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By November 4, 2009 0 Comments

Ask a Travel Nurse: What do I do at the end of a travel nursing job?


My assignment is coming to an end. What now?

Most seasoned travel nurses can tell you the options available at the end of a travel contract, but if this is your first assignment, you might be left wondering, “What now?”

As your contract draws to an end, you should actually be thinking about this question long before your final work day. In fact, you might even be able to exercise some options only a short time into your contract.

One possibility at the end of your contract is to extend. Actually, this is probably the most frequently used option as most travelers prefer to stay in locations they like. If you know this is going to be the case, talk to your unit manager (or the person who was responsible for your travel contract) as soon as possible just to let them know that you would be interested should the opportunity for an extension be available.

When I travel to Hawaii, I usually stay anywhere from six to eleven months at a time. I have asked unit managers how long they thought they would need me only weeks into my contract. On my last trip, I was able to extend my contract by three months while only in my first few weeks of a thirteen week assignment. You won’t be able to do this on most assignments, but it never hurts to ask.

Typically, you should approach your manager about extending a month before your contract end date. This gives them enough time to know that you are interested, as well as giving them enough time to know what their staffing needs might be for the unit. It also never hurts to let your intentions be known earlier. Most managers are not allowed to come to you to ask if you would like to extend (it’s viewed as recruiting). So whenever you feel that you would like to extend, let it be known and then follow up a month away from your end date.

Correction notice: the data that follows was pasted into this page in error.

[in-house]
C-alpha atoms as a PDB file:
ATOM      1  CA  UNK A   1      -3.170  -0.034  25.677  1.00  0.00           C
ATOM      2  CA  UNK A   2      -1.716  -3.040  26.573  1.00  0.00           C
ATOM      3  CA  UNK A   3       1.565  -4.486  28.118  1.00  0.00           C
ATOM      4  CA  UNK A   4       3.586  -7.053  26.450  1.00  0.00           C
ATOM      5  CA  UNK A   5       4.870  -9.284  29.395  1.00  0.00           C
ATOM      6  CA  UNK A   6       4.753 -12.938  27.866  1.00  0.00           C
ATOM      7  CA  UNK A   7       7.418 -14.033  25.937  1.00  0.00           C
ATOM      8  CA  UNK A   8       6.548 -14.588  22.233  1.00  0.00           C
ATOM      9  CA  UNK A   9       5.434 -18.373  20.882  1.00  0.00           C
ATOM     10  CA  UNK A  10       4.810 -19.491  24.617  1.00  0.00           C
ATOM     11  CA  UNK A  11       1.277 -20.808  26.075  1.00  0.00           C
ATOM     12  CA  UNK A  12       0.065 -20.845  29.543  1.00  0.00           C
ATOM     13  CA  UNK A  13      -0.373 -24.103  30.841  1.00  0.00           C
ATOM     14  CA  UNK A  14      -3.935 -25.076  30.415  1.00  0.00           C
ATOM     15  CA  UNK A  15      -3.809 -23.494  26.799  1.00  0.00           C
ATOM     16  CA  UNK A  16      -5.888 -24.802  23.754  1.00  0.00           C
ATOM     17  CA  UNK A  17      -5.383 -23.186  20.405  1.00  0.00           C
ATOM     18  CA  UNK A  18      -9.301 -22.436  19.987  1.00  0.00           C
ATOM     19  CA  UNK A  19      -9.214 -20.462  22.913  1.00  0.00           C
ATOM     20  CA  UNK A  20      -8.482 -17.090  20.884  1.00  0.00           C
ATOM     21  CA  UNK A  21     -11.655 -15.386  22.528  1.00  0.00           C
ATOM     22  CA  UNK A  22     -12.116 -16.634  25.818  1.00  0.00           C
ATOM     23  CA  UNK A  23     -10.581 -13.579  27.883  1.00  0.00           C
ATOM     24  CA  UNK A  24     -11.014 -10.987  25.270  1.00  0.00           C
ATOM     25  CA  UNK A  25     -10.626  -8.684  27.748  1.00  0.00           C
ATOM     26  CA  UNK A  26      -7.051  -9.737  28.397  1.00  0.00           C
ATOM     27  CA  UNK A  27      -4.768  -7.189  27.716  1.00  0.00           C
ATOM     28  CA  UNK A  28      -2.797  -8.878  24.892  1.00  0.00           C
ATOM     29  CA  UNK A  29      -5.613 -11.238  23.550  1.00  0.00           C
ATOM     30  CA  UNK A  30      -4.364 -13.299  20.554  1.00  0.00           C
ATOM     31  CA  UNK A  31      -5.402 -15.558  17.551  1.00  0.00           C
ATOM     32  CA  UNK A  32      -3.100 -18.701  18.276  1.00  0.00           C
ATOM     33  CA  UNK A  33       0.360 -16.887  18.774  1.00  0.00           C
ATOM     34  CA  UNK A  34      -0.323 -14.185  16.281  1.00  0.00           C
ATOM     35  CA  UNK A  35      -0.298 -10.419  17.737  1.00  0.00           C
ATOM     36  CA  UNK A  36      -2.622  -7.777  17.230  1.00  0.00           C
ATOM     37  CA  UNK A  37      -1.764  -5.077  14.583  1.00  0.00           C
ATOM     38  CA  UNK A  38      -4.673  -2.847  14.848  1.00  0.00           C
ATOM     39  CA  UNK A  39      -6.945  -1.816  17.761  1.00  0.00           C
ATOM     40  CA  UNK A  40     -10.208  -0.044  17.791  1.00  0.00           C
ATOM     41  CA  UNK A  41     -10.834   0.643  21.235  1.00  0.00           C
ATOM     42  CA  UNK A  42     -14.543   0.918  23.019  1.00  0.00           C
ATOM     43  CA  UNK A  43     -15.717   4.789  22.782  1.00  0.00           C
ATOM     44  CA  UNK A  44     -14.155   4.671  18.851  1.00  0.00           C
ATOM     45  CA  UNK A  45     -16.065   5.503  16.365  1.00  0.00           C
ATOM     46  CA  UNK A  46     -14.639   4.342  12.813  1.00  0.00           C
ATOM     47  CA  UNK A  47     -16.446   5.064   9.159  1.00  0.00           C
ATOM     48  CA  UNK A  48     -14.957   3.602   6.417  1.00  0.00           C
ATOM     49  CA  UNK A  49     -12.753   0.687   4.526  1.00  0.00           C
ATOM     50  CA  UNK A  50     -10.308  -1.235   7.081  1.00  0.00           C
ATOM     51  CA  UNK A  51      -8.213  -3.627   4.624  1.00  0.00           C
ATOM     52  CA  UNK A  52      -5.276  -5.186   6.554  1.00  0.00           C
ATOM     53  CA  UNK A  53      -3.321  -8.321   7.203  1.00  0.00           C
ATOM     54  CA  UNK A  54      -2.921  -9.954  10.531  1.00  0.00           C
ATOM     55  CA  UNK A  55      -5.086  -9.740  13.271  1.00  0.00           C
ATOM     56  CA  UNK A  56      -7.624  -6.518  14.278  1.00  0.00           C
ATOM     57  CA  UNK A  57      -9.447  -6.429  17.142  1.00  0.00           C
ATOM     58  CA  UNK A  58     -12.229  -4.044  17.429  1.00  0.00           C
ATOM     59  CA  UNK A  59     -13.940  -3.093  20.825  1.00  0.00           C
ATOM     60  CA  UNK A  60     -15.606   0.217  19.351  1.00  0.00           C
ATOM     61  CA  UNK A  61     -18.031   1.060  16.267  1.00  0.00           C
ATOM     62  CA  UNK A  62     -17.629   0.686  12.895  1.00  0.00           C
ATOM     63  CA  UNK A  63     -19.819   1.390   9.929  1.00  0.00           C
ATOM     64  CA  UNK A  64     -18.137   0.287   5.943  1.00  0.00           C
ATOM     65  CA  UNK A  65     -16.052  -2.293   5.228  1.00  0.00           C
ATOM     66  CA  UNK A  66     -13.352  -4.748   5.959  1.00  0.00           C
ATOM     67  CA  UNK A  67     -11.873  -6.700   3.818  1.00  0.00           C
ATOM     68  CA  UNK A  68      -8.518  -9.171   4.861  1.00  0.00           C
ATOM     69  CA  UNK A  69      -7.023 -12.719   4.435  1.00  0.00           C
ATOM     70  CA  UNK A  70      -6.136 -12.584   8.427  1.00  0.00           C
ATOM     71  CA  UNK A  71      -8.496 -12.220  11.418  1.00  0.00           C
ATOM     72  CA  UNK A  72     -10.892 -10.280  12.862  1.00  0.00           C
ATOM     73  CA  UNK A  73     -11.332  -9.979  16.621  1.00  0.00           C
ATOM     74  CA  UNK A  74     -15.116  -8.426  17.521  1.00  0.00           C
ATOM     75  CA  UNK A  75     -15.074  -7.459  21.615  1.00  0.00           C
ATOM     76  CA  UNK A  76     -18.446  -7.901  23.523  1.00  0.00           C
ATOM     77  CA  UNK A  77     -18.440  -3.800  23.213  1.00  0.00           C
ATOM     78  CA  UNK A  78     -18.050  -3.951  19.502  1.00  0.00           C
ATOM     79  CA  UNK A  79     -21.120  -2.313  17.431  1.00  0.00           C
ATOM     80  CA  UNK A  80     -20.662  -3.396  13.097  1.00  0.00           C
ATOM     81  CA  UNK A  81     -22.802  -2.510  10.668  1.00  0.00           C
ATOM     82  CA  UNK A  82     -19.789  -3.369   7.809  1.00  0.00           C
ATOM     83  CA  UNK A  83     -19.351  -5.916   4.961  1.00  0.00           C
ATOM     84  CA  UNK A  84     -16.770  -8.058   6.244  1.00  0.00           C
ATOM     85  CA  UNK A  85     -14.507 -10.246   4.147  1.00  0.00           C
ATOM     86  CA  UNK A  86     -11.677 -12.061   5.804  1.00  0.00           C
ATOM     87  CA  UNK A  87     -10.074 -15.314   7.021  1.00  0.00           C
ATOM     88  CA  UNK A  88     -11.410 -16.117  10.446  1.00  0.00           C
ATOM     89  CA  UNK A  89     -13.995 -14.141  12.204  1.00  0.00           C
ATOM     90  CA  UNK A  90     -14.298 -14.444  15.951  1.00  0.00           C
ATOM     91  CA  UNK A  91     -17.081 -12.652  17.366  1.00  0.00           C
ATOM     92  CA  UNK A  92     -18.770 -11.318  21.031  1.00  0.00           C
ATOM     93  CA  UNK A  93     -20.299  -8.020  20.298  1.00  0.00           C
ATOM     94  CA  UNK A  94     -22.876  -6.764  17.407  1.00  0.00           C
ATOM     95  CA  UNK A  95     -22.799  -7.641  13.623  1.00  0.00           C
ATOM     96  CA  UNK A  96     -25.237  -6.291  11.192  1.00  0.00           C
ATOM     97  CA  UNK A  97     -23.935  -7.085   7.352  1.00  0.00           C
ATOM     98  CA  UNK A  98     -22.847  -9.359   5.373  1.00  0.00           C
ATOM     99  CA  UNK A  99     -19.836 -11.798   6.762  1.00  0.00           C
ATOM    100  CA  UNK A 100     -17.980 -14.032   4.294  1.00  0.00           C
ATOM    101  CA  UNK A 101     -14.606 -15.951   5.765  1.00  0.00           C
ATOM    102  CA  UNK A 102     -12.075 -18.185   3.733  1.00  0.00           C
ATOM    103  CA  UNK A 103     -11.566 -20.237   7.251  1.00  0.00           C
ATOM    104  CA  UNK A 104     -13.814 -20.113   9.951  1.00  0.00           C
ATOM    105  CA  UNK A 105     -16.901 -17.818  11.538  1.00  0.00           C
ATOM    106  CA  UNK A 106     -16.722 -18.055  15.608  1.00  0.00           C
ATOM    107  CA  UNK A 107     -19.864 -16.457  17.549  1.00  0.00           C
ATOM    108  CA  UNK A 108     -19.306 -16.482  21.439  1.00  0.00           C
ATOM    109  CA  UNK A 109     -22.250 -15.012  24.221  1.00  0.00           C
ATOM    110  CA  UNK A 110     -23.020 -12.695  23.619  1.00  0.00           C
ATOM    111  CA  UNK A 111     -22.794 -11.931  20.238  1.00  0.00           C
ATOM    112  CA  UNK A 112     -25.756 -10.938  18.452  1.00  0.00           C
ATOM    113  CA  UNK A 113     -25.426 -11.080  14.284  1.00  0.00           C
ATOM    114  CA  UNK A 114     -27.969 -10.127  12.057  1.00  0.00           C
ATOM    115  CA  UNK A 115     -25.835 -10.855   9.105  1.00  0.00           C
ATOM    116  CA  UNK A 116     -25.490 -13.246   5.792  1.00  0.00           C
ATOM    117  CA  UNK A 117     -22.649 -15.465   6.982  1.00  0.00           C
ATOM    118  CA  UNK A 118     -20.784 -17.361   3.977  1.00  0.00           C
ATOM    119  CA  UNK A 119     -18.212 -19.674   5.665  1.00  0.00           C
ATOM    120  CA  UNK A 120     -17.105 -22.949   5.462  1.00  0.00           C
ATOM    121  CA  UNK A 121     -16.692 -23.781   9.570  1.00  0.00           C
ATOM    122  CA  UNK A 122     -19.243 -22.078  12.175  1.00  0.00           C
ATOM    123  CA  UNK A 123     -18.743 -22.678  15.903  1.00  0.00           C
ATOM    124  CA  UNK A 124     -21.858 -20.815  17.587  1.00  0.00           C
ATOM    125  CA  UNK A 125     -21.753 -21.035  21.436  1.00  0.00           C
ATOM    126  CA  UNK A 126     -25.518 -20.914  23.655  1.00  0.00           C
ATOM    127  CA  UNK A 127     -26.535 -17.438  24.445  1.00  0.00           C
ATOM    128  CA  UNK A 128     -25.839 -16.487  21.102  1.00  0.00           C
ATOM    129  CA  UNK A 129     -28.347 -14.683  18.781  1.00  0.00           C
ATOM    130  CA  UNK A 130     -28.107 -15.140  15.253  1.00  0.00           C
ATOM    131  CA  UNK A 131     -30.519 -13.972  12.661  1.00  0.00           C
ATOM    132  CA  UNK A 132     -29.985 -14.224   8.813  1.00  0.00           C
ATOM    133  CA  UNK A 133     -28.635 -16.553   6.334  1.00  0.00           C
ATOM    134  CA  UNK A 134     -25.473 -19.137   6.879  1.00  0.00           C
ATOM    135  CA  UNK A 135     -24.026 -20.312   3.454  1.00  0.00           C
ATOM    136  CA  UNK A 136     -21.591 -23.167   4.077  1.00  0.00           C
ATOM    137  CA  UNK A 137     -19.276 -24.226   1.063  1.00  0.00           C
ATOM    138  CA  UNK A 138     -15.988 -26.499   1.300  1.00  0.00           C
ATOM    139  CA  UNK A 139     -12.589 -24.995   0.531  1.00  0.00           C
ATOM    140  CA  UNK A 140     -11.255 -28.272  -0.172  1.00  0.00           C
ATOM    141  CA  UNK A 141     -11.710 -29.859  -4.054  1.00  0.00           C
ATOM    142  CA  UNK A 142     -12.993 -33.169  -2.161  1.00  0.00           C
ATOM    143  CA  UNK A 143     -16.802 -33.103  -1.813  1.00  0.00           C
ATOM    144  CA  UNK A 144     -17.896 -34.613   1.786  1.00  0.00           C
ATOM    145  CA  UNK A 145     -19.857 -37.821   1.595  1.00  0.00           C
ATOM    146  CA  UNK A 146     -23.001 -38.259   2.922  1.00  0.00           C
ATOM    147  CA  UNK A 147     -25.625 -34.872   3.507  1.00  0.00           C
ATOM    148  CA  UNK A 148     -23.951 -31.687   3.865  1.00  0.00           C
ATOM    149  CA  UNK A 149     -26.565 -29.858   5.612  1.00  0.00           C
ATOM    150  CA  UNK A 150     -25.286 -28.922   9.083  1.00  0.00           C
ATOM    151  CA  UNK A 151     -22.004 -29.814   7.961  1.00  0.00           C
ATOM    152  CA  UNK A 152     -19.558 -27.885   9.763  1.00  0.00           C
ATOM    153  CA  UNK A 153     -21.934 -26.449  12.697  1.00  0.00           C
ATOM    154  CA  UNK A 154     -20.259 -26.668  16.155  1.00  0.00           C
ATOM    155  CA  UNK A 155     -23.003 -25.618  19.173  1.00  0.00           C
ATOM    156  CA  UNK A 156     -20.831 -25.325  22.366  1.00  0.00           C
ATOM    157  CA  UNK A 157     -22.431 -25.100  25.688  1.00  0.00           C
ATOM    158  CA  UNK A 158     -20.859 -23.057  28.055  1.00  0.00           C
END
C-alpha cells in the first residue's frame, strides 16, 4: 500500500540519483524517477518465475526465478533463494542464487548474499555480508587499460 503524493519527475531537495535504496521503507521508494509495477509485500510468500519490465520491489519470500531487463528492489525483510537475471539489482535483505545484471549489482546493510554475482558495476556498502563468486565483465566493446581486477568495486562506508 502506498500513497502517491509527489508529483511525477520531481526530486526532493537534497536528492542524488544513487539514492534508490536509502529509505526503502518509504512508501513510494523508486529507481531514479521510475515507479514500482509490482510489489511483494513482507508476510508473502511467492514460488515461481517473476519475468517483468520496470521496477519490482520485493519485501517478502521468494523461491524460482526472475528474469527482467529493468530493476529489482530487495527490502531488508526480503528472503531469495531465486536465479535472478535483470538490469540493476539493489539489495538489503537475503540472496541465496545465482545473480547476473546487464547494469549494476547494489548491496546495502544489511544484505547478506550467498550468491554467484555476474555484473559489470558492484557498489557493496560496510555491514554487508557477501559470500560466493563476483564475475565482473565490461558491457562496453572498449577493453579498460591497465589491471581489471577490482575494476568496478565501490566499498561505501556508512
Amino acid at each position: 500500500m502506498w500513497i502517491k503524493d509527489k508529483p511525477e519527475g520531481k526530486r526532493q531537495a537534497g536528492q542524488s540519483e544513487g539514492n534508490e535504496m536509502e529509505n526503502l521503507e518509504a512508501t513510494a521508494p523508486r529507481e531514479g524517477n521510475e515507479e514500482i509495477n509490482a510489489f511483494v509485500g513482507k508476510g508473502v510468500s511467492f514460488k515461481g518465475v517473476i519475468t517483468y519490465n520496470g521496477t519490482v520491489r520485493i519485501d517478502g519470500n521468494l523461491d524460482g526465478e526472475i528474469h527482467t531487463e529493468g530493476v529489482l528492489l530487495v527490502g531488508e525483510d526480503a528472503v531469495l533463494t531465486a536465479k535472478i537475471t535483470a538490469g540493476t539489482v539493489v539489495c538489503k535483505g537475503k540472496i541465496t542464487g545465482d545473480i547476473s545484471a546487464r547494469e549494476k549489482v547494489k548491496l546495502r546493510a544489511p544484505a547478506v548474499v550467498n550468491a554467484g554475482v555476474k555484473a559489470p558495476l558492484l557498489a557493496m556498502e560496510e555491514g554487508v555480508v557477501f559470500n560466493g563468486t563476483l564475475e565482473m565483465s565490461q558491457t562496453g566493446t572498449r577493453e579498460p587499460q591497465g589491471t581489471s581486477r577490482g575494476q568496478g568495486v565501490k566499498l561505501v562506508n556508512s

Another option that should be exercised about a month before your end date is choosing another assignment. Some assignments may take weeks to interview and confirm. You can always call and speak to your recruiter and see for what dates hospitals may be posting assignments.

A final option might be that you wish to stay and become staff. Some locations actually make it known that travelers can only renew a certain number of times before they need to become staff or find another assignment. This happened to me on an assignment in California after several extensions. They figured if I liked it enough to stay, I should become staff. Unfortunately, I could never have afforded an apartment in the Los Angeles area without my company footing the bill, so I had to move on.

Whatever your choice, plan early and involve your recruiter ( and unit manager if the choice is to stay). A good recruiter is there to help you whatever your decision might be.

About the Author:

Hello everyone. I’m a travel nurse originally from Ohio who graduated in 1993 from Mount Carmel School of Nursing in Columbus. I completed a critical care fellowship at Riverside Methodist Hospital in 1994 and started traveling in that specialty a year later. My first travel assignment was in Maui and since that time I have completed close to 40 different contracts in various states with multiple travel companies. I am the author of Travel Nurse’s Bible (A Guide to Everything on Travel Nursing), in addition to my writings here and in the pages of Travel Nursing publications such as Healthcare Traveler Magazine and American Nurse Today. I am presently on assignment in Phoenix, AZ and travel anywhere from six to eleven months of the year.

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